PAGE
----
Ancient Monuments

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Irby Hall moated site, Wirral

A Scheduled Monument in Greasby, Frankby and Irby, Wirral

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Latitude: 53.3509 / 53°21'3"N

Longitude: -3.1196 / 3°7'10"W

OS Eastings: 325567.49288

OS Northings: 384360.89367

OS Grid: SJ255843

Mapcode National: GBR 6YNP.DJ

Mapcode Global: WH76F.11RG

Entry Name: Irby Hall moated site, Wirral

Scheduled Date: 31 December 1987

Last Amended: 10 May 1991

Source: Historic England

Source ID: 1012628

English Heritage Legacy ID: 13427

County: Wirral

Electoral Ward/Division: Greasby, Frankby and Irby

Built-Up Area: Heswall

Traditional County: Cheshire

Lieutenancy Area (Ceremonial County): Merseyside

Church of England Parish: Thurstaston St Bartholomew

Church of England Diocese: Chester


The monument comprises the moated site which preceded Irby Hall, a building of
early 17th century date known to have been built on the site of an 11th
century manor and courthouse of St Werburgh Abbey.
This site, like the nearby moated site at Bromborough, indicates St Werburgh's
control over this area of the Wirral in medieval times.
The moat is a striking example of its type, being 12-15m max. width x 2.7m
deep with a causeway across its S arm and a prominent outer bank 1m high. It
is now dry. Much of the moated island is given over to lawns and is largely
free of modern encumbrance, however, a private dwelling known as Barnstables
occupies the NE corner of the island and Irby Hall lies at the centre of the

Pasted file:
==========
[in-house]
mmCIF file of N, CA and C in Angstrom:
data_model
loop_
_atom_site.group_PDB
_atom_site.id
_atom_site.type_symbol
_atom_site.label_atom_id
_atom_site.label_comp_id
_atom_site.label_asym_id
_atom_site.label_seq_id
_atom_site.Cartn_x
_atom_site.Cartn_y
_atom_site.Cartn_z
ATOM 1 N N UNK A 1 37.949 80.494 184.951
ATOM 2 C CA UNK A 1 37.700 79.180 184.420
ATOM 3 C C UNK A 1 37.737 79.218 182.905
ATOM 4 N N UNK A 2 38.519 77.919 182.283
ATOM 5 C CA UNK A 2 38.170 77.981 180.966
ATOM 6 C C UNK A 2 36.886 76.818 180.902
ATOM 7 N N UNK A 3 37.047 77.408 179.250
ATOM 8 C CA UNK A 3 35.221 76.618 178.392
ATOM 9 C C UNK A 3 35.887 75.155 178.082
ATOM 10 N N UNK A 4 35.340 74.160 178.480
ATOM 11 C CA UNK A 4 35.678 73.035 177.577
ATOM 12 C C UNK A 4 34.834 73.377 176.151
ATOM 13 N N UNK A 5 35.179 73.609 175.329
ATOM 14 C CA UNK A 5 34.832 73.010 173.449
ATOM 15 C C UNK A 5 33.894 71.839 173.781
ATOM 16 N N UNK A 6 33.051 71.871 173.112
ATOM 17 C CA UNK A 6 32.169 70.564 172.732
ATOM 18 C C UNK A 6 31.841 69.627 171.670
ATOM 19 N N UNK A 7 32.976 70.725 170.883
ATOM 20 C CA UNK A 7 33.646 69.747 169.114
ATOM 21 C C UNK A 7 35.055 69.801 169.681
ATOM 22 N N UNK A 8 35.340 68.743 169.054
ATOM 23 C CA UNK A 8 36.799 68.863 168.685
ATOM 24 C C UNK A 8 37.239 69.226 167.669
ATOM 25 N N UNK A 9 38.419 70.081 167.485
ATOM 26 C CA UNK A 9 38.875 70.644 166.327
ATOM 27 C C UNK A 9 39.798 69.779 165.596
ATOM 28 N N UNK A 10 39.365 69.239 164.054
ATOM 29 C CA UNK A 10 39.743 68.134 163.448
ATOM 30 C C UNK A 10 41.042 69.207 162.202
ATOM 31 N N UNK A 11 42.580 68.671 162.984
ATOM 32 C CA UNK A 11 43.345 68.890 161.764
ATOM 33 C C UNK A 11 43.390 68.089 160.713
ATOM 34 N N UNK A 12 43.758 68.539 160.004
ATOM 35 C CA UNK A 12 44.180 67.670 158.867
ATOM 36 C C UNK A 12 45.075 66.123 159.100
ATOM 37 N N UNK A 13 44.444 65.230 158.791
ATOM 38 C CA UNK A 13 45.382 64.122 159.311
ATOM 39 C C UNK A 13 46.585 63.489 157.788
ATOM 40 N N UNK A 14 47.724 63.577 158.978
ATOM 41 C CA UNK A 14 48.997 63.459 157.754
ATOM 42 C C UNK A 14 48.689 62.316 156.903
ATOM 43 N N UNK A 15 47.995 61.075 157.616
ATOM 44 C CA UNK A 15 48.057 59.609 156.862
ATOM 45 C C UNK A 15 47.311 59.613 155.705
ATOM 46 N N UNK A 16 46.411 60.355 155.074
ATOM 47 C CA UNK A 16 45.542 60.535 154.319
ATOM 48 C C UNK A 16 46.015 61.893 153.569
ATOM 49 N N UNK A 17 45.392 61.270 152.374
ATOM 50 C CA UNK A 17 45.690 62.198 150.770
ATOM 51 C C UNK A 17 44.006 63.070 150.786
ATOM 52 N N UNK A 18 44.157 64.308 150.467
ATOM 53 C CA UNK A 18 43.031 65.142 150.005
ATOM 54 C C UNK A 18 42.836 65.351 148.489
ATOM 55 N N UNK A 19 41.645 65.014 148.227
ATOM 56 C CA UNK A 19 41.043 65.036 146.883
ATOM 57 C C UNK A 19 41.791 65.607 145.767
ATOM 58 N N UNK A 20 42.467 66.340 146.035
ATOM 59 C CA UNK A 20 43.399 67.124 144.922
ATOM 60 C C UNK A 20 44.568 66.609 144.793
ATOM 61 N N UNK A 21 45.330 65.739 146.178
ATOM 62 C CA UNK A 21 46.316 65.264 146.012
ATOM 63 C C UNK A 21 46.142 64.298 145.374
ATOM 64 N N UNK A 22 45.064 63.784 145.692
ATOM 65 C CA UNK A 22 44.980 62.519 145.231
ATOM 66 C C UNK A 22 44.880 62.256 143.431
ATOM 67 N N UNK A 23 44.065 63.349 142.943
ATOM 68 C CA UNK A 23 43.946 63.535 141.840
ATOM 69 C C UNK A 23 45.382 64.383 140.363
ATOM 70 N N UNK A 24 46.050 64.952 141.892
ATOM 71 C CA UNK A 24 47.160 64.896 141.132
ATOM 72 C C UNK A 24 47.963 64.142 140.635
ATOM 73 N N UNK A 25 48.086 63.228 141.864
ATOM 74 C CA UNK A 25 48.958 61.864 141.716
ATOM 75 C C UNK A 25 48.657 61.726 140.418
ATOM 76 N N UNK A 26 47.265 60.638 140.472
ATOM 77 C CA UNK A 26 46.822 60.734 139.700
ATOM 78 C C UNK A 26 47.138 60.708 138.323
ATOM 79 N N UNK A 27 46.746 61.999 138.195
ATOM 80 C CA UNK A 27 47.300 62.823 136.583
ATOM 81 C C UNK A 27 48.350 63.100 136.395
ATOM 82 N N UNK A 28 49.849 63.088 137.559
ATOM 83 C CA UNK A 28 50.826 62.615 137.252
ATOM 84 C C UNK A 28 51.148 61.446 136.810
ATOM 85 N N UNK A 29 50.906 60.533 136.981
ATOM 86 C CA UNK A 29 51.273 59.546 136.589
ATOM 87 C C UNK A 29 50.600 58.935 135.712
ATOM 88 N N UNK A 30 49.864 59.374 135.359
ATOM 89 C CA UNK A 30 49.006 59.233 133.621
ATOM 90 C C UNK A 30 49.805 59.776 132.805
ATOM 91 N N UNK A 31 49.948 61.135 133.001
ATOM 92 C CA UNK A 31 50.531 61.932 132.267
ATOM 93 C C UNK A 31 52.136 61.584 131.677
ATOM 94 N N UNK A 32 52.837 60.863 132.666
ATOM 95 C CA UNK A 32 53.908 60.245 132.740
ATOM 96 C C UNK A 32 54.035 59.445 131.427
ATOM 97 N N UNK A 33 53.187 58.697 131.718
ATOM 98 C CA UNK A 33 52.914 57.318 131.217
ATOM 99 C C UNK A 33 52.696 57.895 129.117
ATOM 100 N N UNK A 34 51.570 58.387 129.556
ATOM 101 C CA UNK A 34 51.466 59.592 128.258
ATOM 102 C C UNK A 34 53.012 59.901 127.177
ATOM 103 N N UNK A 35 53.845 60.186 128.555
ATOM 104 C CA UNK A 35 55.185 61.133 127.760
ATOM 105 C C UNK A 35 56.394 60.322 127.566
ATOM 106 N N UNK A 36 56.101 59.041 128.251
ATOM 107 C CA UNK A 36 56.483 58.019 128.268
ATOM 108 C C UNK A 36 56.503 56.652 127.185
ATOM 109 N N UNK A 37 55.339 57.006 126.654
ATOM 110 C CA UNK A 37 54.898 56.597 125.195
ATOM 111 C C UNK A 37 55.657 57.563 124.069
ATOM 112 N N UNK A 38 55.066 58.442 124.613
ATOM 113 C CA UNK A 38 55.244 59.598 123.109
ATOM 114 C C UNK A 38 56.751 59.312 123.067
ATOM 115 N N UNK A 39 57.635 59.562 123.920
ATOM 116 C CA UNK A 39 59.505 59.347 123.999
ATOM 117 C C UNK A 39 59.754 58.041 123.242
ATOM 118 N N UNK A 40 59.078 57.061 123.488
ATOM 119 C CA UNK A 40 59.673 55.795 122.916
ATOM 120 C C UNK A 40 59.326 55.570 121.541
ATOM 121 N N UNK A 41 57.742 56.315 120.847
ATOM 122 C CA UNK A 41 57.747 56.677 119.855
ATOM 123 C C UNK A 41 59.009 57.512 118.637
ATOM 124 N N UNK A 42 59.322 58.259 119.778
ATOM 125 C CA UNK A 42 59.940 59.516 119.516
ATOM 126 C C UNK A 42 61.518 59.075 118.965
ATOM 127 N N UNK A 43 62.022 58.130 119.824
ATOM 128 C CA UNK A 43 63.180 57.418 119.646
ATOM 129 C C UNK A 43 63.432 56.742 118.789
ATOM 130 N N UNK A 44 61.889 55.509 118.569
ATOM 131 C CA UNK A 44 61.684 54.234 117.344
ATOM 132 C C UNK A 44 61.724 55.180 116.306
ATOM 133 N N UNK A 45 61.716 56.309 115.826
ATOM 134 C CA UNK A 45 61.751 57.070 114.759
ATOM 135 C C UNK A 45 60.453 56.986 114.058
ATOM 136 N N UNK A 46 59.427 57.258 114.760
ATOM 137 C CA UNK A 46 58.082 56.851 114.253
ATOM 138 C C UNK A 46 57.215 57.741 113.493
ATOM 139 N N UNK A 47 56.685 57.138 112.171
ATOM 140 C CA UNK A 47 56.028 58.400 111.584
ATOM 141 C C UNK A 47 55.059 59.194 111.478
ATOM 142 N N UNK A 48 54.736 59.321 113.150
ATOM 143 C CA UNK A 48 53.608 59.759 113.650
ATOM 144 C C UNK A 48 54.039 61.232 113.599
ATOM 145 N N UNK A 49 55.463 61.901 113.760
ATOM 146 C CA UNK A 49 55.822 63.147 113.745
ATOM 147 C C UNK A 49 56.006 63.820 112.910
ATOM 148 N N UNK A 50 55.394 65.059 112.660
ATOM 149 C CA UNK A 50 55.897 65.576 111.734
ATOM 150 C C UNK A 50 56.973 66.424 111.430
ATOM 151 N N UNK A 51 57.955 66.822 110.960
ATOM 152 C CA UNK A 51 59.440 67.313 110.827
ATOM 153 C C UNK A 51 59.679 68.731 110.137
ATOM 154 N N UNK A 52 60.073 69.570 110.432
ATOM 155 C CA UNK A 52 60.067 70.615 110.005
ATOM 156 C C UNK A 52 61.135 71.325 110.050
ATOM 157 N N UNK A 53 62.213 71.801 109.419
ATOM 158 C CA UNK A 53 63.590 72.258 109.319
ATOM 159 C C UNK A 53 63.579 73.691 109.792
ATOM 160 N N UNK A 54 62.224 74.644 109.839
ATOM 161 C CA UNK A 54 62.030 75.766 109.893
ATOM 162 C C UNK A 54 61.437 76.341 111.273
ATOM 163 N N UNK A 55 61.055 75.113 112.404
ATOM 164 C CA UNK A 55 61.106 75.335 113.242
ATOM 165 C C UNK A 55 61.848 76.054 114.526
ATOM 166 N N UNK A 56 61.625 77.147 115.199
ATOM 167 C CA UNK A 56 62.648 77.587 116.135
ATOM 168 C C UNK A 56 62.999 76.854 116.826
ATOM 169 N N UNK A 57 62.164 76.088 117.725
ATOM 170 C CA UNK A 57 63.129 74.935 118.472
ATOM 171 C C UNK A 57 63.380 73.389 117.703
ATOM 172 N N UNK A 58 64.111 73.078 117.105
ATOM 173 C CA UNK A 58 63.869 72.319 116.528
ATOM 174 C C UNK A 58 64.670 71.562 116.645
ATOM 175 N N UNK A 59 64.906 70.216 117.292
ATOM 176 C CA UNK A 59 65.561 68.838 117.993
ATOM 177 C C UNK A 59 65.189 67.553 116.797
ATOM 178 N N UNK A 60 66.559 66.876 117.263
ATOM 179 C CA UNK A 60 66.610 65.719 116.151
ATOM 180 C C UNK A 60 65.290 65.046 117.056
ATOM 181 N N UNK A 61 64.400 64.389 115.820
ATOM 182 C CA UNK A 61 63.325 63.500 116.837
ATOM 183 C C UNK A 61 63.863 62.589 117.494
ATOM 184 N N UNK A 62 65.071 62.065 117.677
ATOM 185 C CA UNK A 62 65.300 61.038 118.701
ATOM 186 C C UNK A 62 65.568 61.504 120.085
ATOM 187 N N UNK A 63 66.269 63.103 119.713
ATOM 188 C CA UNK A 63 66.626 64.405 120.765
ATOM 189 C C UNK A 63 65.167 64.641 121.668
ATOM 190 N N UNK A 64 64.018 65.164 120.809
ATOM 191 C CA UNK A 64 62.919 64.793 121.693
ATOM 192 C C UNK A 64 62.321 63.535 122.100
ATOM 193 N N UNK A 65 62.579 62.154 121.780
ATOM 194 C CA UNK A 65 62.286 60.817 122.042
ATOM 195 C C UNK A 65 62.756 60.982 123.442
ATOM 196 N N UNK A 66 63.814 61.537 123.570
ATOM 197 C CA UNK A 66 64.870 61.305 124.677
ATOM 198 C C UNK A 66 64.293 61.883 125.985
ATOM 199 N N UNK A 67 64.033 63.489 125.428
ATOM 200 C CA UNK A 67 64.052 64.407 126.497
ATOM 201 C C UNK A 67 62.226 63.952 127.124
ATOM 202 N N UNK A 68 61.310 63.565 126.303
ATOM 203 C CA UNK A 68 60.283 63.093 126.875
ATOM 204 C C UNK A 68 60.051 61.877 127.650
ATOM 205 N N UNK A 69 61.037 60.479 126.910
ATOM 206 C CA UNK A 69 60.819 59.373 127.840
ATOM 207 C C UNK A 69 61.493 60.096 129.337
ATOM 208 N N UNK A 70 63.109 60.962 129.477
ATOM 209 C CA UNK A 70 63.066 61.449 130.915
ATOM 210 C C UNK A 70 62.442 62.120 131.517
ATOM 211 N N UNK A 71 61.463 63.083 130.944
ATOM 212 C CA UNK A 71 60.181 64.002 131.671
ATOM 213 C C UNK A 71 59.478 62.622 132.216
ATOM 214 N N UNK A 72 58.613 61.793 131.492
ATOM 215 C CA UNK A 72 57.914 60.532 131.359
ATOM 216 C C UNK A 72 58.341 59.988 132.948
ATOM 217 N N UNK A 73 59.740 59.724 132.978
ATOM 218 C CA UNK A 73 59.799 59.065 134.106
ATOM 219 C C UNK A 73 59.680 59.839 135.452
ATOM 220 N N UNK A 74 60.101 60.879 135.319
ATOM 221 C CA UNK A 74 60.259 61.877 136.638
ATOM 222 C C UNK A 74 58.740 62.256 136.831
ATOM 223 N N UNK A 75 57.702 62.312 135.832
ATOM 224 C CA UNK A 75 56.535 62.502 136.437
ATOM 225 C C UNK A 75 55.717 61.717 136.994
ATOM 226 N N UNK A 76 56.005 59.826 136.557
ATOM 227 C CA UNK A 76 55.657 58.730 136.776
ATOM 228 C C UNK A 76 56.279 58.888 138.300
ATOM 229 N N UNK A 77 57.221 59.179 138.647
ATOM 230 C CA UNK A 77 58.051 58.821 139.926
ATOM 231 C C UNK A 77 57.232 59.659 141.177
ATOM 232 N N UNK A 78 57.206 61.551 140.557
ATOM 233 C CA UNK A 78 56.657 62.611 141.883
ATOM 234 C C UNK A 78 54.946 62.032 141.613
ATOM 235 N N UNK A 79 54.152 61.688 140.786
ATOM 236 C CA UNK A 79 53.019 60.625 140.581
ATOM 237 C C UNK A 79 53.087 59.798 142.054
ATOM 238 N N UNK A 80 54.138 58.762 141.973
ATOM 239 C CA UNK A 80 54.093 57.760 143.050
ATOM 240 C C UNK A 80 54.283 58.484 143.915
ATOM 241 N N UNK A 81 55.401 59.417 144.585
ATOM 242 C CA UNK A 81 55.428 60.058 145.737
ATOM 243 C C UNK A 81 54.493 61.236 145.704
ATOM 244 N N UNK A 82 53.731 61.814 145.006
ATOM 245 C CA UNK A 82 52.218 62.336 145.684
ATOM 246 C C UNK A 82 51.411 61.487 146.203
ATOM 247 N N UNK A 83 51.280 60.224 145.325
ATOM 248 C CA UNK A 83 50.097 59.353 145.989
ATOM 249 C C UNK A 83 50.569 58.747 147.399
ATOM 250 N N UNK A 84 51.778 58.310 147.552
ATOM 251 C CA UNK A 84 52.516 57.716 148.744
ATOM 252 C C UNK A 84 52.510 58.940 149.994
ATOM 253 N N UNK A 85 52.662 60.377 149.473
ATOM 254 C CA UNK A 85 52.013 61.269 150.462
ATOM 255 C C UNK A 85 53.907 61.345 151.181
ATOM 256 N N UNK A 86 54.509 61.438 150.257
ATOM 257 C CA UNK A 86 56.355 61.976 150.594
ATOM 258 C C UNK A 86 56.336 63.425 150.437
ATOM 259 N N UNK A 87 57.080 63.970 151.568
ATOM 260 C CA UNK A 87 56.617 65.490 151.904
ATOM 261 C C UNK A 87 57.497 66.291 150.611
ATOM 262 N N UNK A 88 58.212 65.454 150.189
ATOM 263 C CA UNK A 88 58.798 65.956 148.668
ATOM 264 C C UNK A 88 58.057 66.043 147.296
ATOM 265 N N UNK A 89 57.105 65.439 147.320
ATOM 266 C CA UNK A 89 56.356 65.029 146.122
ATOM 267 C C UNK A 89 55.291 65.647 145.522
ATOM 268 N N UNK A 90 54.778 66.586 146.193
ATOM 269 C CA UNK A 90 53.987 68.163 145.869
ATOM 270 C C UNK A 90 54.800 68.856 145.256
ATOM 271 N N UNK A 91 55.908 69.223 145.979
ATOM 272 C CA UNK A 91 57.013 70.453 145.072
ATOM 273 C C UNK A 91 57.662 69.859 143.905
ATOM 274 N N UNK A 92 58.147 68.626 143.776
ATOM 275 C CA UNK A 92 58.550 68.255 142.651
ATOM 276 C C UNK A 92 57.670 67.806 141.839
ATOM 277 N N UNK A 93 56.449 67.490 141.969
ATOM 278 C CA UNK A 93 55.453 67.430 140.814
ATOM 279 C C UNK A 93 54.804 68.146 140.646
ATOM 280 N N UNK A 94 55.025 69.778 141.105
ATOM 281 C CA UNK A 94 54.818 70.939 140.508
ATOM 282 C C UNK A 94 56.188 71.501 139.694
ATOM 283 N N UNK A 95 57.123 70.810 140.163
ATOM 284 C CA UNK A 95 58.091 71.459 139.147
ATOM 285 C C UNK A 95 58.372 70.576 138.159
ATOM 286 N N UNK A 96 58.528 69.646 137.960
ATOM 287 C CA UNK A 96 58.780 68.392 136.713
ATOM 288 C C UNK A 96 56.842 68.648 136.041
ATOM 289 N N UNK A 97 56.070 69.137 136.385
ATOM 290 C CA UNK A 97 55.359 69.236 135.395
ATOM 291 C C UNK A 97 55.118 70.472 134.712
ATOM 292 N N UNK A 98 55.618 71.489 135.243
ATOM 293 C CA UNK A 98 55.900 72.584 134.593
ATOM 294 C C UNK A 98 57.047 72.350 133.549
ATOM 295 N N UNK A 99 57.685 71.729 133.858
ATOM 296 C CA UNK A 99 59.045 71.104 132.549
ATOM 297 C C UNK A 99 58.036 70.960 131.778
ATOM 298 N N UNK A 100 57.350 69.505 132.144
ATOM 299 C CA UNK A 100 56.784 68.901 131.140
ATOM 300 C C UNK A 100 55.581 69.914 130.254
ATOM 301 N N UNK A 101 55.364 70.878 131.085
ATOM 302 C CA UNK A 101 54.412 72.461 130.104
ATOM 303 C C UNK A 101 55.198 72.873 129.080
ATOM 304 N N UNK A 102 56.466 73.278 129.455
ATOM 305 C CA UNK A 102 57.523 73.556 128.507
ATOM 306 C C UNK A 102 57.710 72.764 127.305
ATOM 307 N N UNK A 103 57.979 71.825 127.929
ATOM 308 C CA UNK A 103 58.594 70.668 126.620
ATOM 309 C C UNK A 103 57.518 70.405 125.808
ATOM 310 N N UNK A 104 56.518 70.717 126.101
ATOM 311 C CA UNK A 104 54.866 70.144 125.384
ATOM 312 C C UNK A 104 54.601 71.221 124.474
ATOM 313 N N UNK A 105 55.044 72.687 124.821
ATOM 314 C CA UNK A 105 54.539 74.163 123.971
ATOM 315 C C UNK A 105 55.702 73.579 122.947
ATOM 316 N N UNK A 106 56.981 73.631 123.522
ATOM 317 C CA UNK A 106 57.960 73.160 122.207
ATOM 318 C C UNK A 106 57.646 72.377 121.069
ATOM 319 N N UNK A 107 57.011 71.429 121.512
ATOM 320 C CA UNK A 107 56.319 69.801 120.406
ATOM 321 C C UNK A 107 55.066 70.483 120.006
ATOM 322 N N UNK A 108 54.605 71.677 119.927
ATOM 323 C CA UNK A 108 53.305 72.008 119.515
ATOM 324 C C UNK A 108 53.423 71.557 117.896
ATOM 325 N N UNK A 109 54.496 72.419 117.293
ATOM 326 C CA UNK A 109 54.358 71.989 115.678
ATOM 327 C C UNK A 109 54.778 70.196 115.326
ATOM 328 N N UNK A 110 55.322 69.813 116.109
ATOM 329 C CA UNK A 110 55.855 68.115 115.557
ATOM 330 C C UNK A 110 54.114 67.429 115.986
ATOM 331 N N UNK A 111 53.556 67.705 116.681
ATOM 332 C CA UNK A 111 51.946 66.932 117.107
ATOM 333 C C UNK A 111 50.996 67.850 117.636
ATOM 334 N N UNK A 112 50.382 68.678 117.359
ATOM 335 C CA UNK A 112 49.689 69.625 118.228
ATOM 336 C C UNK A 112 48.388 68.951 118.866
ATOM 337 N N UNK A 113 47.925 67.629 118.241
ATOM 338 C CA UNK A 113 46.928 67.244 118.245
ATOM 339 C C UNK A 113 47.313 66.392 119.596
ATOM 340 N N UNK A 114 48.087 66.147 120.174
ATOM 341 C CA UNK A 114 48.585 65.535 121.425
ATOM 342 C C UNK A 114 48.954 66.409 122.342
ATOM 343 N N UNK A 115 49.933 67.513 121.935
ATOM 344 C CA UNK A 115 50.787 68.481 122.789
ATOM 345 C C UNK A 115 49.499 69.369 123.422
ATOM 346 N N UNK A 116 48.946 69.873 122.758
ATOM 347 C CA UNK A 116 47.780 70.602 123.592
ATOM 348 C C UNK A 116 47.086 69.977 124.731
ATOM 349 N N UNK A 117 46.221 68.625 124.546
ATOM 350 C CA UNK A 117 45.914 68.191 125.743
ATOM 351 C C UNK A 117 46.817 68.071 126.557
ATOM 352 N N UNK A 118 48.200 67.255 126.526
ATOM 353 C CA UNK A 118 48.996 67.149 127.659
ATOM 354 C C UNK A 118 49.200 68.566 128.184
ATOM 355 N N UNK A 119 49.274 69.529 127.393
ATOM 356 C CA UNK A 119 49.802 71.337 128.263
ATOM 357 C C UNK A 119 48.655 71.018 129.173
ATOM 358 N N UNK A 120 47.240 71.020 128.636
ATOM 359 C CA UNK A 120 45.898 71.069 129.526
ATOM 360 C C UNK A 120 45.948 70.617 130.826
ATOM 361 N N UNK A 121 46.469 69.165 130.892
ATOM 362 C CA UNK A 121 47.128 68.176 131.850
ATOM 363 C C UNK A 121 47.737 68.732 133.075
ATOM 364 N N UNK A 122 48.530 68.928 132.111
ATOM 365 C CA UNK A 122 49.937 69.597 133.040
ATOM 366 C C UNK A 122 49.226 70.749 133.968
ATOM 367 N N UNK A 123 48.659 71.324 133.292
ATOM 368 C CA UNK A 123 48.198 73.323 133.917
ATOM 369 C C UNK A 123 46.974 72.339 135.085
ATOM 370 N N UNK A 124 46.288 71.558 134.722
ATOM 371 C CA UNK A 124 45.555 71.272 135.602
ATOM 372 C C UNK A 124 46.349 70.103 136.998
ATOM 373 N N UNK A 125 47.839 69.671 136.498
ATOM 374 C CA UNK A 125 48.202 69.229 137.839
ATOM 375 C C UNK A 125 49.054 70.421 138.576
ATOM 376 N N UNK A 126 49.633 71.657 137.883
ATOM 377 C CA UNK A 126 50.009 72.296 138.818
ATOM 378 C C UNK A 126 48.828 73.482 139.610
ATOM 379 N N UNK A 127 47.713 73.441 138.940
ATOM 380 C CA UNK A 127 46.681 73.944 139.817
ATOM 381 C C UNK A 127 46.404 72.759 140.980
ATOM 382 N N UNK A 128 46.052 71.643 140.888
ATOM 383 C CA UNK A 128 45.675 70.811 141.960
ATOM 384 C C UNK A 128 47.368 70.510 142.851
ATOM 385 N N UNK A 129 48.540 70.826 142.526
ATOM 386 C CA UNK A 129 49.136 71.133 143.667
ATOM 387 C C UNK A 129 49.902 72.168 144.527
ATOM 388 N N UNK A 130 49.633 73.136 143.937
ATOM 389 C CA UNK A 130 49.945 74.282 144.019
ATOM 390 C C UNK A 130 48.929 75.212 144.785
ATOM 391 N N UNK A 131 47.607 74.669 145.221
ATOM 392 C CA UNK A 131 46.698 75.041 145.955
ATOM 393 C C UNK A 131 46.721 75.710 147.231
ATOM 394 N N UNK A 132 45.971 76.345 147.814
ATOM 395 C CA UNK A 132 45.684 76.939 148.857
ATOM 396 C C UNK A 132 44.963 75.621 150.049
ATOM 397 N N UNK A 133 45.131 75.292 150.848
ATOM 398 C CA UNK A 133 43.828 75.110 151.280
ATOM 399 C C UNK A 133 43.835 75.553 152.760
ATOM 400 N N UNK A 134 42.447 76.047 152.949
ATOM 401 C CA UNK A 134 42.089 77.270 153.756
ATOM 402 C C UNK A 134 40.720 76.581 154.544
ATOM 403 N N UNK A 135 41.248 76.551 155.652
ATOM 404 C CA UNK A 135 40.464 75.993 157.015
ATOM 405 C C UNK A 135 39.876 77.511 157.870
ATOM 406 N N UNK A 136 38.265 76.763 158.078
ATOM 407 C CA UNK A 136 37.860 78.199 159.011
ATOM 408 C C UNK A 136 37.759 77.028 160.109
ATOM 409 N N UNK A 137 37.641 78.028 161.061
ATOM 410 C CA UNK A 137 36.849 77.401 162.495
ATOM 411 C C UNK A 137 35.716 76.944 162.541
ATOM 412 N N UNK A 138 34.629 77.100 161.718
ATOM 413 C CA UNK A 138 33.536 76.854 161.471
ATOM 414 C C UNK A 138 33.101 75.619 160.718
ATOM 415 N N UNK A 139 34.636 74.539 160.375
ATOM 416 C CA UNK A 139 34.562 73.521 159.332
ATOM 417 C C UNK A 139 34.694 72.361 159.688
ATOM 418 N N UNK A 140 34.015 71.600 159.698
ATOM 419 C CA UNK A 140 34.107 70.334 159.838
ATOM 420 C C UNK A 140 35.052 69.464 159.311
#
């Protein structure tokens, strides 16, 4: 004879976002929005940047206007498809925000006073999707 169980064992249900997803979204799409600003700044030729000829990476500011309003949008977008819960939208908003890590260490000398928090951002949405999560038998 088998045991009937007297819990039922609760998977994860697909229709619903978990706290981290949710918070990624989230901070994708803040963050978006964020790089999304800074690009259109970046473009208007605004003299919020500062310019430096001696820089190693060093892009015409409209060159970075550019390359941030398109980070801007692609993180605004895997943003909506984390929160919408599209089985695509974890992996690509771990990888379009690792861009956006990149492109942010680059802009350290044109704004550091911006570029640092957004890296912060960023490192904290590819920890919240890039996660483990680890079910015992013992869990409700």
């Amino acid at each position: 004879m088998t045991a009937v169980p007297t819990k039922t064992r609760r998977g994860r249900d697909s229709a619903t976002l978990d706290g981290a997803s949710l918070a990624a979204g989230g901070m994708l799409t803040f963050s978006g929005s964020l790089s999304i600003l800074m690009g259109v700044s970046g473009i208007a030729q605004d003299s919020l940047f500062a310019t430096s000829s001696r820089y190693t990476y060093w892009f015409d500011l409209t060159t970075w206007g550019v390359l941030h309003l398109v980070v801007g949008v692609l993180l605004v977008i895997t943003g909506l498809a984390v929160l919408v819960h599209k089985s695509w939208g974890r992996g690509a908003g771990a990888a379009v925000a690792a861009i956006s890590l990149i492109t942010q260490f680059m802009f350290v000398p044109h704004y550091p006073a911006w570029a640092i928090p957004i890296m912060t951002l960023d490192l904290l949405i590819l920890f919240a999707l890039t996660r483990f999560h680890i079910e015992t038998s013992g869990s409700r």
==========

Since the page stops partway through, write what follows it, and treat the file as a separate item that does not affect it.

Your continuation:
island. Irby Hall is a Grade II Listed Building.
The Hall, its access drive and outbuilding, Barnstables, the shed and all
walls and fences are excluded from the scheduling. The ground beneath all
these features, however, is included.

The site of the monument is shown on the attached map extract.

Source: Historic England

Reasons for Scheduling

Around 6,000 moated sites are known in England. They consist of wide ditches,
often or seasonally water-filled, partly or completely enclosing one or more
islands of dry ground on which stood domestic or religious buildings. In some
cases the islands were used for horticulture. The majority of moated sites
served as prestigious aristocratic and seigneurial residences with the
provision of a moat intended as a status symbol rather than a practical
military defence. The peak period during which moated sites were built was
between about 1250 and 1350 and by far the greatest concentration lies in
central and eastern parts of England. However, moated sites were built
throughout the medieval period, are widely scattered throughout England and
exhibit a high level of diversity in their forms and sizes. They form a
significant class of medieval monument and are important for the understanding
of the distribution of wealth and status in the countryside. Many examples
provide conditions favourable to the survival of organic remains.

The moat at Irby Hall is a particularly large and impressive earthwork
surrounding the site of an 11th century manor and courthouse of St Werburgh's
Abbey. This monument, together with a similar moated site at nearby
Bromborough, testify to the Abbey's dominance and control of this area of the
Wirral in medieval times, while the size of the monument contrasts markedly
with smaller privately owned homestead moats, reflecting the affluence of the
church and the diversity in size and function of this class of monument.

Source: Historic England


Books and journals
Beazley, F C, 'History Society Lancs and Cheshire' in Trans. History Society Lancs And Cheshire, , Vol. 75, (1923)
Capstick, B, AM 107, (1985)
Darvill, T., MPP Single Monument Class Description - Moats, (1988)

Source: Historic England

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